Today I am running the rule over three Tuesday newsmakers.
Media giant Entertainment One (LSE: ETO) released a mixed set of results on Tuesday, causing the shares to basically stay flat.
Entertainment One saw revenues edge 2% higher during the year to March 2016, to £803m, a result that propelled pre-tax profit 9% higher to £48m.
The company, which was forced to deny a takeover approach had been received in April amid reports of a bid from ITV, continued to enjoy strong revenues growth from the television division last year — indeed, organic sales here rose 27% from fiscal 2015.
But Entertainment One’s film operations endured a 7% sales slippage, to £553m, with a lower number of releases hampering full-year performance.
While the City expects earnings at Entertainment One to stagnate in 2017, I reckon a subsequent P/E rating of 9.1 times represents stellar value.
Not only does the firm’s eOne Television division provide terrific growth opportunities, but the likelihood of further acquisitions this year and beyond should also bring the firm closer to its goal of doubling in size by 2020.
Package it up
Storage specialist Big Yellow Group (LSE: BYG) also furnished the market with fresh financial numbers on Tuesday.
Despite “a backdrop of slower economic activity compared to the prior year,” the company saw revenues canter up 20% in the year to March 2016, to £101.4m. On a like-for-like basis sales strode 10% higher.
This helped pre-tax profits at Big Yellow leap by almost a quarter year-on-year, to £49m.
And I believe the storage play can keep on delivering sterling growth in the years ahead as Britain’s ‘hoarding’ culture intensifies, and Big Yellow’s expansion programme, centred on the affluent areas of London and South-East England, continues.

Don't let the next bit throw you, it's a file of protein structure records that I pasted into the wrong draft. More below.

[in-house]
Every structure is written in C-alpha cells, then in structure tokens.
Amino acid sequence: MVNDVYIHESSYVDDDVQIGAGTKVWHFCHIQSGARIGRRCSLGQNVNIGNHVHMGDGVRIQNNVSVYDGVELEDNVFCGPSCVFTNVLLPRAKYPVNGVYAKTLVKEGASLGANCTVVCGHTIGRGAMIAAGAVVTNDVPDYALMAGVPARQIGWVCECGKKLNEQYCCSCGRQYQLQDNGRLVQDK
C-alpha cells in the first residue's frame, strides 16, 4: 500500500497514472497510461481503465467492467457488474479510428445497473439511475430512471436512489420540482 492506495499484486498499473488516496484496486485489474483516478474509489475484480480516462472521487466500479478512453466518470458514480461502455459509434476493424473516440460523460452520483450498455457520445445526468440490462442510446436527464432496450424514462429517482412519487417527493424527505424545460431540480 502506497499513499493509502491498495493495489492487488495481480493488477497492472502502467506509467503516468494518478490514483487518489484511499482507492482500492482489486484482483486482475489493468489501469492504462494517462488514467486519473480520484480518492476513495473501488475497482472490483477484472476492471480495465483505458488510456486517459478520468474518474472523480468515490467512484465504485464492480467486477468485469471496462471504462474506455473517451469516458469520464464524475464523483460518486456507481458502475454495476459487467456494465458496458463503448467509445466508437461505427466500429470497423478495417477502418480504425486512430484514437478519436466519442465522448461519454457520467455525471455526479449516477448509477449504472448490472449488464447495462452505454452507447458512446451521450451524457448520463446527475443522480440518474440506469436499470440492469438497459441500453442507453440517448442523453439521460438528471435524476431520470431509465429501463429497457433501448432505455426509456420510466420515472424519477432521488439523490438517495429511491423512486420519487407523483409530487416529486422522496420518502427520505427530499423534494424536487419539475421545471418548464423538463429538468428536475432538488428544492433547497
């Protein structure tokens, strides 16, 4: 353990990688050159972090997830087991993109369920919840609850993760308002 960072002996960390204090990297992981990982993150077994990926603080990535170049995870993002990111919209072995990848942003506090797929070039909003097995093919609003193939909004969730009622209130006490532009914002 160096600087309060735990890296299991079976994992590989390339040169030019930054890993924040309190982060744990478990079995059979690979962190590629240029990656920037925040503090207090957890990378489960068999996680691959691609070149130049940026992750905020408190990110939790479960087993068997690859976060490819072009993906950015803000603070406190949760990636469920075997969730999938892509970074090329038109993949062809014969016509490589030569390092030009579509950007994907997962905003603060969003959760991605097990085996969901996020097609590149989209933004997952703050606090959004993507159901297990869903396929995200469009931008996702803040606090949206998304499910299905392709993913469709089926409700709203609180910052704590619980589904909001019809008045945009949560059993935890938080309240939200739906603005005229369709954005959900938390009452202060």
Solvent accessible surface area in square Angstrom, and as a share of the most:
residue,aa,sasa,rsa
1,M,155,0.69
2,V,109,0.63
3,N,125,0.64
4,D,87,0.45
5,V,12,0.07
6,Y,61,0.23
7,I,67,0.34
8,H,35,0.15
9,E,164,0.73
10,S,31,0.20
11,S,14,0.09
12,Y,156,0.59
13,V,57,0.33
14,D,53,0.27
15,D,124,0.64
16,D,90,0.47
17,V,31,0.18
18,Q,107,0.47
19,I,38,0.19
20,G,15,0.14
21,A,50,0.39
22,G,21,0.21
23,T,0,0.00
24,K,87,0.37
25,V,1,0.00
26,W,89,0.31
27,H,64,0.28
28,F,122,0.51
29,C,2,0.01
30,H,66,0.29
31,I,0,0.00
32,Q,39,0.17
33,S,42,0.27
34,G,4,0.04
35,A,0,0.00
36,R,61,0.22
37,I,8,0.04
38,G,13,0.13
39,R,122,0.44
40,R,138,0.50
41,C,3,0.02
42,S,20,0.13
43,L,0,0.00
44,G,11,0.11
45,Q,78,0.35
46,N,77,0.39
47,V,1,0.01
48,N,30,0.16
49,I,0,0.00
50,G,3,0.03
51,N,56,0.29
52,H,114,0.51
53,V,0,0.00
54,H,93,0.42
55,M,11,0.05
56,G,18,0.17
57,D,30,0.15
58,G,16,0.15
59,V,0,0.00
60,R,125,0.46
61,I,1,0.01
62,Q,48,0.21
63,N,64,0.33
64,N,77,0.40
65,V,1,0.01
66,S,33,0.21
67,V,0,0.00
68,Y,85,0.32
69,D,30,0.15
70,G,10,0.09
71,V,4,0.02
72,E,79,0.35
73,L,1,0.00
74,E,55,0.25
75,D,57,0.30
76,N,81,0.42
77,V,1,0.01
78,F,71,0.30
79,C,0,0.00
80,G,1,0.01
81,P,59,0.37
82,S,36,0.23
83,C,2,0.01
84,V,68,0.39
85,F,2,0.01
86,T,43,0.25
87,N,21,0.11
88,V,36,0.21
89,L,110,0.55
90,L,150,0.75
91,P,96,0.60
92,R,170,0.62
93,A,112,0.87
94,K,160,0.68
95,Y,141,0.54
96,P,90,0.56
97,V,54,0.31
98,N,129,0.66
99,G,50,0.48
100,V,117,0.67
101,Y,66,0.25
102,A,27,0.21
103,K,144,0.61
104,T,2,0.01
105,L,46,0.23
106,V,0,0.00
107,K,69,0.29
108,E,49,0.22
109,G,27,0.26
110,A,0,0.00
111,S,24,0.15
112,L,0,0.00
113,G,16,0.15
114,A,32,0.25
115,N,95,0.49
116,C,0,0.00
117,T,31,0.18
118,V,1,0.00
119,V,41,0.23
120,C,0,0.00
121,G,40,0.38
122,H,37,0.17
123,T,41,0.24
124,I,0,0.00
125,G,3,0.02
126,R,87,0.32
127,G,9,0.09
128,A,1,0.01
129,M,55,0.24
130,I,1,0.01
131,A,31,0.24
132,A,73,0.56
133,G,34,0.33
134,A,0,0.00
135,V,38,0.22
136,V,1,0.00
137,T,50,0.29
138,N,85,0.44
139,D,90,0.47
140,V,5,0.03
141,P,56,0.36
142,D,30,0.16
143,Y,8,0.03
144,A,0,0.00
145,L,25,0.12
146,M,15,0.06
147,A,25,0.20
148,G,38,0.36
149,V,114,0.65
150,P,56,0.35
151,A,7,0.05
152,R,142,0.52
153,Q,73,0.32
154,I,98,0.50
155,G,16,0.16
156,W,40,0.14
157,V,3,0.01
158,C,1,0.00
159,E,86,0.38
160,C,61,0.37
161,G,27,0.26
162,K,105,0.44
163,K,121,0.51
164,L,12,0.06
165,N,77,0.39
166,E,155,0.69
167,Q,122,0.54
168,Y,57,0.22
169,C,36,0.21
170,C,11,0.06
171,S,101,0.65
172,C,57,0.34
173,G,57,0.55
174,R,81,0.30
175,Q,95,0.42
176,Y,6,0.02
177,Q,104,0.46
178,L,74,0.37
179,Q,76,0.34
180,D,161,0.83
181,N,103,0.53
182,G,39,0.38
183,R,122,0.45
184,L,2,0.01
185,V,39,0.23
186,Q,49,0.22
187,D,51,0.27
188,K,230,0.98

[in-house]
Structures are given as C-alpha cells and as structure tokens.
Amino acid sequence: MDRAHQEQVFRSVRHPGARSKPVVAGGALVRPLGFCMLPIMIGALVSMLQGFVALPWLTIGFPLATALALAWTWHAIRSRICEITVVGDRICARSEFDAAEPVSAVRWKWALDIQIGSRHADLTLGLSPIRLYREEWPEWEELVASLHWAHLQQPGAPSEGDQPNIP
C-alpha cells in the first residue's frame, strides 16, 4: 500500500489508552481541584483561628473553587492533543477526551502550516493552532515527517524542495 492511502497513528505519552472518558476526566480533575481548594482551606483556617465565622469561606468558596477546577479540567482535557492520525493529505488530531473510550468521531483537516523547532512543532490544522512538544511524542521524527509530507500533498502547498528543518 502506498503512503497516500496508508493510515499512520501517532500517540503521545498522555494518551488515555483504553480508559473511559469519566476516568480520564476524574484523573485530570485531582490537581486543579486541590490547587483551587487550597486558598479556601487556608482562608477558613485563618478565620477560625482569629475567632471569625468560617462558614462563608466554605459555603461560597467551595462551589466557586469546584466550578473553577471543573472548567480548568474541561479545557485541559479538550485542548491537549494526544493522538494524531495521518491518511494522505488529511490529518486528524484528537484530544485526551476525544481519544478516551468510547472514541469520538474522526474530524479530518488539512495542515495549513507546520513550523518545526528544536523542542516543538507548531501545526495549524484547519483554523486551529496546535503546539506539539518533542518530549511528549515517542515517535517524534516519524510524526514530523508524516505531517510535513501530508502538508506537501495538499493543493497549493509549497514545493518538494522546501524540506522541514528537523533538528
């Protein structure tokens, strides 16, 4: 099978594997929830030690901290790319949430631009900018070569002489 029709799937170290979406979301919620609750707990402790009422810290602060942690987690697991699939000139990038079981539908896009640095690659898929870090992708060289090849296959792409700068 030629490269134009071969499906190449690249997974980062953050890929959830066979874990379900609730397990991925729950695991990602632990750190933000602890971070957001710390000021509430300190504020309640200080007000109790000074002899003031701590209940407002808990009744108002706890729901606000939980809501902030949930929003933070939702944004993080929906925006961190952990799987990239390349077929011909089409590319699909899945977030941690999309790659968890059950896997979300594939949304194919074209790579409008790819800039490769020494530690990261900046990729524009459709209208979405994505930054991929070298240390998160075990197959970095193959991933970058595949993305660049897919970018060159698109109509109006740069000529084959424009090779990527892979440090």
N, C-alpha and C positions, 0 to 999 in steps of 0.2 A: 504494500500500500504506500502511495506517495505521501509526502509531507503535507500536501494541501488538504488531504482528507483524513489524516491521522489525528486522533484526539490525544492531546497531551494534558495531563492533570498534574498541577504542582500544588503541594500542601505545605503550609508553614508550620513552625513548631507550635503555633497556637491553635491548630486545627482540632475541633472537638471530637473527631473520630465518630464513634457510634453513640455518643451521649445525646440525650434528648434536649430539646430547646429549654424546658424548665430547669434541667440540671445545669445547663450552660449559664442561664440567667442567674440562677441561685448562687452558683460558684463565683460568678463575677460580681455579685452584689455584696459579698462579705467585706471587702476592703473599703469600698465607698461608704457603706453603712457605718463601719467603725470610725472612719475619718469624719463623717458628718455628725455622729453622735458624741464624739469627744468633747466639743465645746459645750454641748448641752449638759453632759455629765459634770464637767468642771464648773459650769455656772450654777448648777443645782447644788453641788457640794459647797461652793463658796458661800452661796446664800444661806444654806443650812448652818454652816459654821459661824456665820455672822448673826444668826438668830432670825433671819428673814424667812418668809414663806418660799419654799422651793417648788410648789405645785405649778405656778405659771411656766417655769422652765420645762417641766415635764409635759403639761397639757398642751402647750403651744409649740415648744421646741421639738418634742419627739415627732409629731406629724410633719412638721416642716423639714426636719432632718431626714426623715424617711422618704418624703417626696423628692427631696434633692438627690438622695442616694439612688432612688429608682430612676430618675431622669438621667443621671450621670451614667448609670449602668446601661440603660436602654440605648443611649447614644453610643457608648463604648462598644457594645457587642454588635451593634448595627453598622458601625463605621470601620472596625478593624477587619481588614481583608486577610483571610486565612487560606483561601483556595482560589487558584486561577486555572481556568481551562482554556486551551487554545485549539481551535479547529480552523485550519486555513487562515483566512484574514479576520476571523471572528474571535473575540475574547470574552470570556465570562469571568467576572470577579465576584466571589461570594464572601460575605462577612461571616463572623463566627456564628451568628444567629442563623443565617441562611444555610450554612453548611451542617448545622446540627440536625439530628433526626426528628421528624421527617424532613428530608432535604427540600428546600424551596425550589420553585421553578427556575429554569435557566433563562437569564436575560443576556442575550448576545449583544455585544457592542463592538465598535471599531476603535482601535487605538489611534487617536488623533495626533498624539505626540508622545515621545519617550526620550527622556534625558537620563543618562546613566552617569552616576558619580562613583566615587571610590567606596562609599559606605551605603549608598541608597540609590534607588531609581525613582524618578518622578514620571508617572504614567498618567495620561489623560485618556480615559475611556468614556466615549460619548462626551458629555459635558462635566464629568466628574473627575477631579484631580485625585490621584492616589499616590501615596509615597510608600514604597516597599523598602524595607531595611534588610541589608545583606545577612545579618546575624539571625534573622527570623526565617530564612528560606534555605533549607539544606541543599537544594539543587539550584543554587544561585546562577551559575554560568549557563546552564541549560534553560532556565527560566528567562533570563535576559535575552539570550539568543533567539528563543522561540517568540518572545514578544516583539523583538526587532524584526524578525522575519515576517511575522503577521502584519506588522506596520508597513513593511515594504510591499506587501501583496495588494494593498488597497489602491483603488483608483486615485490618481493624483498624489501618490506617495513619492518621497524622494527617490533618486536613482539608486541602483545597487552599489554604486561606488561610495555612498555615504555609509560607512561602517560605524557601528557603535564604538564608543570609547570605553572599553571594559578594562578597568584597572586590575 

This view is shared by the City, and earnings are expected to sprint 12% higher in 2017. A consequent P/E rating of 24.8 times may be ‘conventionally’ heady, although a decent 3.3% dividend yield helps to take the heat off this reading.
Show me the money!
I am not so bullish concerning the growth outlook of money printers De La Rue (LSE: DLAR), however.
On Monday the business announced plans to sell its Cash Processing Solutions (or CPS) banknote-counting business to Privet Capital in a deal that could potentially rise to £10.1m.
The pressures created by an increasingly ‘cash-less’ world are weighing on De La Rue’s traditional businesses — the company announced today that revenues at CPS collapsed by a third in the year to March 2016, falling to £33.9m.
Excluding the impact of CPS, De La Rue saw revenues edge 7% higher in the period, it said today, to £454.5m, while pre-tax profits edged 2% higher to £58.5m.
But I believe the firm’s heavy reliance on banknote production still makes it a risky growth prospect. A 1% earnings decline is chalked in for 2017, and I believe a P/E rating of 13.2 times represents poor value given its murky long-term outlook.
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Royston Wild has no position in any shares mentioned. The Motley Fool UK has no position in any of the shares mentioned. We Fools don't all hold the same opinions, but we all believe that considering a diverse range of insights makes us better investors.